That was sort of a joke except that my son, the girls and little boys, and Kelly and I are heading north soon. (Okay, Kelly and I are snowbirds and will return to Palm Springs in December.) Washington State is probably the safest place for all of us at the moment. It is from there that I intend to keep writing and publishing and to participate in something greater than myself. I’m just not clear about what that is yet.

I was recently reminded that there was a time in my career – like all of it – when I would not take a vacation. My boss and others thought that it was because I was so dedicated to my work, which I was, of course, but there was more (here comes the looney part): I thought that if I took a vacation, something magnificent would happen and the LGBT civil rights movement would be over….and I would have been on vacation. I would have missed the ending. Sick, sick, sick. There is still so much more work to do, maybe more than ever before, especially based on the fallout of the recent NGLTF Creating Change conference and the ensuing anti-Semitism.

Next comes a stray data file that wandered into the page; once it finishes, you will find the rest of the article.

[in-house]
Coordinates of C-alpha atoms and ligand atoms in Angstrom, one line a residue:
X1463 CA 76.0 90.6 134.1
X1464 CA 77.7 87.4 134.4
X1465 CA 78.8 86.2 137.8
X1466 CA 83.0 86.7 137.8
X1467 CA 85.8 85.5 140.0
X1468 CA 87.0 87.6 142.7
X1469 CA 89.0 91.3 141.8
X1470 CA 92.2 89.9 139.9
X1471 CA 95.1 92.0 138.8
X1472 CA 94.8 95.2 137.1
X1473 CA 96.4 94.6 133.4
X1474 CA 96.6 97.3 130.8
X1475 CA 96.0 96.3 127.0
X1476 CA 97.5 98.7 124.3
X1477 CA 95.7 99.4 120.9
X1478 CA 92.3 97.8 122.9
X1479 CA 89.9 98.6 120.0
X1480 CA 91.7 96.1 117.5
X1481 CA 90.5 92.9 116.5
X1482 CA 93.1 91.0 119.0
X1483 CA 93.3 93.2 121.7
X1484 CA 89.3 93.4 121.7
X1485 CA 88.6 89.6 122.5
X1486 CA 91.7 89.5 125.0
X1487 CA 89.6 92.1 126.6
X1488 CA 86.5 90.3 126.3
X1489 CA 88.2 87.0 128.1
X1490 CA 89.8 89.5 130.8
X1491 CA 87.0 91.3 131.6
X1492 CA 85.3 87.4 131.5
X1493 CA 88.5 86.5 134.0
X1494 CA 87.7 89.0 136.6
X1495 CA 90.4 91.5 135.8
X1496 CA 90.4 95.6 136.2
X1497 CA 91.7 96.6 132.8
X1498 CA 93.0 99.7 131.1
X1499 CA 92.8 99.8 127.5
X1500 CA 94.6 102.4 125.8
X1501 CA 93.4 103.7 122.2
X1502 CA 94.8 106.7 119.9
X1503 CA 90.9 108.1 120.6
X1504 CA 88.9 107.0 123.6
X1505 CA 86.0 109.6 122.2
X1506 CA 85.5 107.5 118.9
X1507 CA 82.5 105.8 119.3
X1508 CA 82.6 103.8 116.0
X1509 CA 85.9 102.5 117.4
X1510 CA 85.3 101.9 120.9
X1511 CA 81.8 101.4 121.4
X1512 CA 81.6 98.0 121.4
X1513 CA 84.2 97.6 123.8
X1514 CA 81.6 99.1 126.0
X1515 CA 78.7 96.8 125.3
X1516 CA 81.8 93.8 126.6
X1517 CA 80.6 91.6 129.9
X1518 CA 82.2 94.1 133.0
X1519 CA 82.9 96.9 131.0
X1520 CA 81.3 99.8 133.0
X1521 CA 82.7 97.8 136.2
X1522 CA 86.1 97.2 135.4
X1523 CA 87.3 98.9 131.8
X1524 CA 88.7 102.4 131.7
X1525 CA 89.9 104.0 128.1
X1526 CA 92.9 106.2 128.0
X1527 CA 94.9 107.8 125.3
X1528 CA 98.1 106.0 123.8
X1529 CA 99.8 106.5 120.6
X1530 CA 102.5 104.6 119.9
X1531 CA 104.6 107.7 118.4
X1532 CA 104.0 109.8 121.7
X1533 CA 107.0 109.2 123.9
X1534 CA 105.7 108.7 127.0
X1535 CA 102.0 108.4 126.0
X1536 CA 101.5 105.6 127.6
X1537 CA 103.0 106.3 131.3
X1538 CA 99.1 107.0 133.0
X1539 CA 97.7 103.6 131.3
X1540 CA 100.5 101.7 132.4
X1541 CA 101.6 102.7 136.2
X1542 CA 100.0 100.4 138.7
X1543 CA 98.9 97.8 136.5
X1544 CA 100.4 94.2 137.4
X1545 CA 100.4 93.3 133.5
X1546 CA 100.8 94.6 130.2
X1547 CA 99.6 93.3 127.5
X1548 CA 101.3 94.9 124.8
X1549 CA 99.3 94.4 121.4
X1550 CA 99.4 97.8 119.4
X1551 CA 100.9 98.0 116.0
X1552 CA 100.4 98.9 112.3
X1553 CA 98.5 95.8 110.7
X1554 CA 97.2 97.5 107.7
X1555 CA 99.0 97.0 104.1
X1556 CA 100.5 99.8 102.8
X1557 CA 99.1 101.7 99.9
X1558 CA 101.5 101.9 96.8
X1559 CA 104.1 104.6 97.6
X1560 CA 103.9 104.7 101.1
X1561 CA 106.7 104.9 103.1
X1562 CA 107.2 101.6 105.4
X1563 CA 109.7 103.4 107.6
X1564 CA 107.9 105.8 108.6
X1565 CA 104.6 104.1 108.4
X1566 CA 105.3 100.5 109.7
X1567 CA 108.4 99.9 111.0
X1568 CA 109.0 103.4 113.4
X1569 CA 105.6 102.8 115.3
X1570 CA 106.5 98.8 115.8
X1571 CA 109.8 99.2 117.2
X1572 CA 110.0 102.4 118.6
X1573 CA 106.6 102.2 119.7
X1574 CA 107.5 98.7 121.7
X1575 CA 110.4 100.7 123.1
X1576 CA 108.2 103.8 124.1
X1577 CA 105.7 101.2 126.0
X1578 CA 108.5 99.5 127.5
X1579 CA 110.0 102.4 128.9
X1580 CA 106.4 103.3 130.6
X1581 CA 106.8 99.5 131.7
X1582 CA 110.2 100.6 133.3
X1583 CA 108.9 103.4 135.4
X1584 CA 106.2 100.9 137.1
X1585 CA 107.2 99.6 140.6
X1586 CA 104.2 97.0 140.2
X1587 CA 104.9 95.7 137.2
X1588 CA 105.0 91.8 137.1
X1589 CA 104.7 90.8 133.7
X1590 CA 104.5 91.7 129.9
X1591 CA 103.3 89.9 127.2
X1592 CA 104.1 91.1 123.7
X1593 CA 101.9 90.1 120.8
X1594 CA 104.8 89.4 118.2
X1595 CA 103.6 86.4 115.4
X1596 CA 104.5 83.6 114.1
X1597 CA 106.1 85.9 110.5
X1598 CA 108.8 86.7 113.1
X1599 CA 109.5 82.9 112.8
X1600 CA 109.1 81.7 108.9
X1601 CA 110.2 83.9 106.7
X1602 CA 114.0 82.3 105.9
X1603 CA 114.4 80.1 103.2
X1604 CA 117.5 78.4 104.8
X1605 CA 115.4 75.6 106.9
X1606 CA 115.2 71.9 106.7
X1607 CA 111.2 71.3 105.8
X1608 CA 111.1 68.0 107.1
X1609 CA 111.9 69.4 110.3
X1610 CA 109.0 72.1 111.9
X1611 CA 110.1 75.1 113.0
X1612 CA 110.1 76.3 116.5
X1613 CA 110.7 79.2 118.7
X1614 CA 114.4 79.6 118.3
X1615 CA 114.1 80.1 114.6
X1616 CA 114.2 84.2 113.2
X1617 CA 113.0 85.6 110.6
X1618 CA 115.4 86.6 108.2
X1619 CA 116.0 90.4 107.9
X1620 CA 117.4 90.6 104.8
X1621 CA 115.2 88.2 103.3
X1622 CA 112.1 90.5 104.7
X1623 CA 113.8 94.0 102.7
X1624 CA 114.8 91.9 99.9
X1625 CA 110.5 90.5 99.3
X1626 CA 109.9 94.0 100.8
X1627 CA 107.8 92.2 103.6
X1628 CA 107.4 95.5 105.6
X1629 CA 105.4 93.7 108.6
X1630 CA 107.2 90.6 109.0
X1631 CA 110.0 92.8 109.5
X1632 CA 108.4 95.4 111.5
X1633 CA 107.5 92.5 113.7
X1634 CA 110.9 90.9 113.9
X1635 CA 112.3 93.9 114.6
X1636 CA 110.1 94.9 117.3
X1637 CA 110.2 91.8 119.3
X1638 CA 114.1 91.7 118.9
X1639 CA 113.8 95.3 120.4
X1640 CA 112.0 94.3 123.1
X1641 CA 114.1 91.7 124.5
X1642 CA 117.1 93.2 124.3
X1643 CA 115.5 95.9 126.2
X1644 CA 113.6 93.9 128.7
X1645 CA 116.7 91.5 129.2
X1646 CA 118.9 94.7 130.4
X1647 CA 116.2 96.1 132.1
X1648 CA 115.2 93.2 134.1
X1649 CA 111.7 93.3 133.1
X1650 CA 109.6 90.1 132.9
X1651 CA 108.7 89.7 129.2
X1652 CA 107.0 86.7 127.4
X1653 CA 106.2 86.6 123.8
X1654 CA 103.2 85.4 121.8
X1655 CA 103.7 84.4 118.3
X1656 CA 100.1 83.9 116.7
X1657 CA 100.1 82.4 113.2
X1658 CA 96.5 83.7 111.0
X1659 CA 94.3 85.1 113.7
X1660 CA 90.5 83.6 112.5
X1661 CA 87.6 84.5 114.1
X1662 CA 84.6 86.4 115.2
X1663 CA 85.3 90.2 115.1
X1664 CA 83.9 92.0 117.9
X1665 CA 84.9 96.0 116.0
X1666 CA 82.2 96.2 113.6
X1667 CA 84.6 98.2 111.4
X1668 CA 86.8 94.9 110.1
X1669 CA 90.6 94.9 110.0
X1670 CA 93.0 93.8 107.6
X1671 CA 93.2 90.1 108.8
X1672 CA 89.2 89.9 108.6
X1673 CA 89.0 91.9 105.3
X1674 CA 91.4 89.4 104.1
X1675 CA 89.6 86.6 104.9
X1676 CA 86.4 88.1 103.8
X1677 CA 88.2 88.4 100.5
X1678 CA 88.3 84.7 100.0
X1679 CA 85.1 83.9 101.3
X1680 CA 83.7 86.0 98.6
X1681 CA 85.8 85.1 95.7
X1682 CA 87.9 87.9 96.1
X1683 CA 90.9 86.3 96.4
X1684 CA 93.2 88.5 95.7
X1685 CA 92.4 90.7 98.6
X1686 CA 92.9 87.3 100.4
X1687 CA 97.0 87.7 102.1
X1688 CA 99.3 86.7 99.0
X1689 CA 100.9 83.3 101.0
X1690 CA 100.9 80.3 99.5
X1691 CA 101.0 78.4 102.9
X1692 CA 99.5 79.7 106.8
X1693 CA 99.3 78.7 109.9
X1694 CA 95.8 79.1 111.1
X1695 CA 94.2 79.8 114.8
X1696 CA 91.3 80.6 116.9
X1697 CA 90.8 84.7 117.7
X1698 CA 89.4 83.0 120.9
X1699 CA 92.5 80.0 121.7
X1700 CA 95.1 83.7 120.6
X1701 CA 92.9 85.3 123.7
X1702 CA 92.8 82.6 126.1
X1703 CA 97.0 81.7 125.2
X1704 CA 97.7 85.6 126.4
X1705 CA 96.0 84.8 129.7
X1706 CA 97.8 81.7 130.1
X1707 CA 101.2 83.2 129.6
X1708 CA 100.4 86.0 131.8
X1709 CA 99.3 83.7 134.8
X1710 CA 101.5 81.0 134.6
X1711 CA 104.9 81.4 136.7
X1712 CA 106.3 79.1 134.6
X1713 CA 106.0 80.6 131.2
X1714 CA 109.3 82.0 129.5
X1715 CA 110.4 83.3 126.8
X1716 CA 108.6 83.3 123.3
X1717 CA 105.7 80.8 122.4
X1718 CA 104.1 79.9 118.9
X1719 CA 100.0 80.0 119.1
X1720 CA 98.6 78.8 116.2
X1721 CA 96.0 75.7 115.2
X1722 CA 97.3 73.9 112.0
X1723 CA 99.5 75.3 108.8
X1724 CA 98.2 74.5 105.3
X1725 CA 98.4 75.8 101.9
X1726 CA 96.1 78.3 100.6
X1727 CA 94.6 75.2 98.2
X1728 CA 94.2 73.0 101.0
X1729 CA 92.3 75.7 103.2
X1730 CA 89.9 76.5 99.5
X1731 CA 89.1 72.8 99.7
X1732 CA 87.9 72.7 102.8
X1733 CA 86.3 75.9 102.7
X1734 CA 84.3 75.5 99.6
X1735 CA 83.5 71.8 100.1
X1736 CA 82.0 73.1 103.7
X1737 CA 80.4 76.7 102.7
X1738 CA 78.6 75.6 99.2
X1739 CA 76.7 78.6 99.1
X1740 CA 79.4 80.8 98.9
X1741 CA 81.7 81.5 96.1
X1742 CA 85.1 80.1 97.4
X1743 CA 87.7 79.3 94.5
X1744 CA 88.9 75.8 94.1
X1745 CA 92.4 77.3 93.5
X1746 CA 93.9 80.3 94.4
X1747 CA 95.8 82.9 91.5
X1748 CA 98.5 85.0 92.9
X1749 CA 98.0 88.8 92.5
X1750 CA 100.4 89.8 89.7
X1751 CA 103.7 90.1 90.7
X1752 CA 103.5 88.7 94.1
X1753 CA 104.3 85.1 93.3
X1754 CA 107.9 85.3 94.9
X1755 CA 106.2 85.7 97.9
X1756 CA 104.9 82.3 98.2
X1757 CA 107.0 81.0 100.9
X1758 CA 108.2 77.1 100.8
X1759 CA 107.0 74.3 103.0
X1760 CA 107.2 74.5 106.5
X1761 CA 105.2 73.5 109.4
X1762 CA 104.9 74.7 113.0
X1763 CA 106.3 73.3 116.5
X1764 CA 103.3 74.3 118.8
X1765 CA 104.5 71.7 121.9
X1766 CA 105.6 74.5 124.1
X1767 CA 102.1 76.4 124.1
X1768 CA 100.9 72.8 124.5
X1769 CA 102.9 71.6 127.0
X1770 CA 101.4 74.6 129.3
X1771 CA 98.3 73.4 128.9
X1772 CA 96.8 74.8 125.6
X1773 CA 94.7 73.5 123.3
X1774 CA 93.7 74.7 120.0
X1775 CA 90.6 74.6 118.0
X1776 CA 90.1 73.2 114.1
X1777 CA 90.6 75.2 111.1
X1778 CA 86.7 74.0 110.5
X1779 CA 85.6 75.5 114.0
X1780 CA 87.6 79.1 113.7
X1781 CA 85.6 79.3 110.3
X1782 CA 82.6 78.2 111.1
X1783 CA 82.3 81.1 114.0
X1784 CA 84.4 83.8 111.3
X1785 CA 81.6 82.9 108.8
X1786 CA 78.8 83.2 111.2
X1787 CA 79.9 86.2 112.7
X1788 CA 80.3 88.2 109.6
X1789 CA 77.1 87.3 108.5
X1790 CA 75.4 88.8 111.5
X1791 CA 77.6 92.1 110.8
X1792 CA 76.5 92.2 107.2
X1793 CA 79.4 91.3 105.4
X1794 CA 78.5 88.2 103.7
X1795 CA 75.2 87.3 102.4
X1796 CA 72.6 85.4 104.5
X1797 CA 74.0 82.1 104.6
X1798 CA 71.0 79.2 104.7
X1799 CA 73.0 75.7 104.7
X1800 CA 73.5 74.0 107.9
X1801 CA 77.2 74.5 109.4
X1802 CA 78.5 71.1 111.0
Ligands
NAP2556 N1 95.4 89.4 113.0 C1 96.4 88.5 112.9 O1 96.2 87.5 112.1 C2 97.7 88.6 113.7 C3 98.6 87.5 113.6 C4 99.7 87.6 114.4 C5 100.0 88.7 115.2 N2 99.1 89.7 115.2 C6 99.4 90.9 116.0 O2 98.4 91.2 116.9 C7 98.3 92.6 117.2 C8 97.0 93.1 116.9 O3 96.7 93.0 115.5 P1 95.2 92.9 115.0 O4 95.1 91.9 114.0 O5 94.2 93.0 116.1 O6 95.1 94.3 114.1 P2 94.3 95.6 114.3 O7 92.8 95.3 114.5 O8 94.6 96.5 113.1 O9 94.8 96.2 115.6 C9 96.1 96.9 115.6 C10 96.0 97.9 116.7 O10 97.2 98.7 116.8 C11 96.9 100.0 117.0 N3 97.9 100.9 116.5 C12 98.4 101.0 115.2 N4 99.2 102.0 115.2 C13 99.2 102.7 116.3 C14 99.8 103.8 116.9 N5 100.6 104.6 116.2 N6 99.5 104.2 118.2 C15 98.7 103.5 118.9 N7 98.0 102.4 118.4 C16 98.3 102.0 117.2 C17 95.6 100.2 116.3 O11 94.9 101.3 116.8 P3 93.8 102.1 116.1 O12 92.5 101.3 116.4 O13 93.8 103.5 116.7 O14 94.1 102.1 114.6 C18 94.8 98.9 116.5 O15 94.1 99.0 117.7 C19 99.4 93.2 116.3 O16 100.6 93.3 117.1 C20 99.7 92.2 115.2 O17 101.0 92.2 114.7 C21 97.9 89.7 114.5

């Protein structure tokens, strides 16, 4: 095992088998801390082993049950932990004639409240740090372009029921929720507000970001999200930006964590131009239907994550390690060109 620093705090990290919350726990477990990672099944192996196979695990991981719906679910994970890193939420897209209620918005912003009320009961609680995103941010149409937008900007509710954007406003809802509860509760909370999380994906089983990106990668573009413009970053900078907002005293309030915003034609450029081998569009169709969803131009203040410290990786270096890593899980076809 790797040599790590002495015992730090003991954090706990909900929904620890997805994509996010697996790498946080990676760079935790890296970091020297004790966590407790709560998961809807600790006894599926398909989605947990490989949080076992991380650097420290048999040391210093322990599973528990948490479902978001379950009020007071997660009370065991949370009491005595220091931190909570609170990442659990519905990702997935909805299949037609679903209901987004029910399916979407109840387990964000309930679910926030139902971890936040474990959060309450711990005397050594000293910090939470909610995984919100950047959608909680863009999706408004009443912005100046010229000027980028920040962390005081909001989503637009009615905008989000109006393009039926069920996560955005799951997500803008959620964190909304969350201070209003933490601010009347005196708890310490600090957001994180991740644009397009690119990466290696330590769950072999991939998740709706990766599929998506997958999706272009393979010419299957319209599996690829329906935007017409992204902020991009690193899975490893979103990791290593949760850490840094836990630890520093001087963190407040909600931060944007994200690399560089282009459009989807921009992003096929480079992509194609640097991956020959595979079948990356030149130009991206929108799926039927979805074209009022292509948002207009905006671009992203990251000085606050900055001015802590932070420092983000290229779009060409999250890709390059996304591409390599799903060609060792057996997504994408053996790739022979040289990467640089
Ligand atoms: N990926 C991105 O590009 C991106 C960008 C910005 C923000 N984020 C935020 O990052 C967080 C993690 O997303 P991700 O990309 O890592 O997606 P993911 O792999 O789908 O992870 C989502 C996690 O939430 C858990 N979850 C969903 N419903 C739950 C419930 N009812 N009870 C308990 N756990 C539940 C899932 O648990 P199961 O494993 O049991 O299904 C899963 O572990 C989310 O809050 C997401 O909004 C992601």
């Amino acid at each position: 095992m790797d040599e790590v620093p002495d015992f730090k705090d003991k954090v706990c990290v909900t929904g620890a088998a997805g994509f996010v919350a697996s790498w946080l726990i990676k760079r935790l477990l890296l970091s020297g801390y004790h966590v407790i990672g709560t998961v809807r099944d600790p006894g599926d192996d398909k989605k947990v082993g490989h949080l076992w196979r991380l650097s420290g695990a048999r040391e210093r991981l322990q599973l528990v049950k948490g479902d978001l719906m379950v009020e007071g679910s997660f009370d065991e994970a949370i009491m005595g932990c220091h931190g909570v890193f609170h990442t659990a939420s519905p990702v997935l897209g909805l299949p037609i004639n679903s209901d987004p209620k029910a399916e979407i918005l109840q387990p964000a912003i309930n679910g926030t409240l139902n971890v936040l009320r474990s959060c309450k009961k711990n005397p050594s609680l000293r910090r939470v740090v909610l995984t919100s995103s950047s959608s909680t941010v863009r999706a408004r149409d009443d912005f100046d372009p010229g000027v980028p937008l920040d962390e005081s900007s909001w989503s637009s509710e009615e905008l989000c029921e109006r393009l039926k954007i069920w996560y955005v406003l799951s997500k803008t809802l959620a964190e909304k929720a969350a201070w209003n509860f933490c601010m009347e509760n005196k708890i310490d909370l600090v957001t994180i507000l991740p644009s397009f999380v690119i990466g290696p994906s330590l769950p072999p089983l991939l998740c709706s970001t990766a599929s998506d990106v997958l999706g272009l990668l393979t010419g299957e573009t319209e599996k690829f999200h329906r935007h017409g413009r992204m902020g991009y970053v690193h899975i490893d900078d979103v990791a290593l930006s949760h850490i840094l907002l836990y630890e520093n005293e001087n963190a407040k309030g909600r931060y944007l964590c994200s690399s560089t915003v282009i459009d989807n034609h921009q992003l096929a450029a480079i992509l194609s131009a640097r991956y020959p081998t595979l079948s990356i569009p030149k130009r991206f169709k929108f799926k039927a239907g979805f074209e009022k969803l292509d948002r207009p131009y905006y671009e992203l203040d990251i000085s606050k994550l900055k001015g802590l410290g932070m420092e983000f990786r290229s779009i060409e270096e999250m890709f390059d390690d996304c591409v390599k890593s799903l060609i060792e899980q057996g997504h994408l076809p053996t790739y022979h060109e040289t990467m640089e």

So now I’m in search of that “something greater than myself.” There are many orgs both on the state and national levels in which I could get involved but none of the current and usual orgs are calling to me. I know that my blog and my writing are ways of reaching out, of helping others, of documenting our LGBT history.

Our history is critical. If we forget it, or worse, never leaned it, we end up with hostilities and organizational mistakes such as those that occurred at Creating Change, and we have an entire generation of young folks who don’t know how to respond in the face of severe discrimination. It’s imperative that we teach and learn our history because, as my Jewish immigrant grandfather used to tell me, if we don’t, it will surely happen again.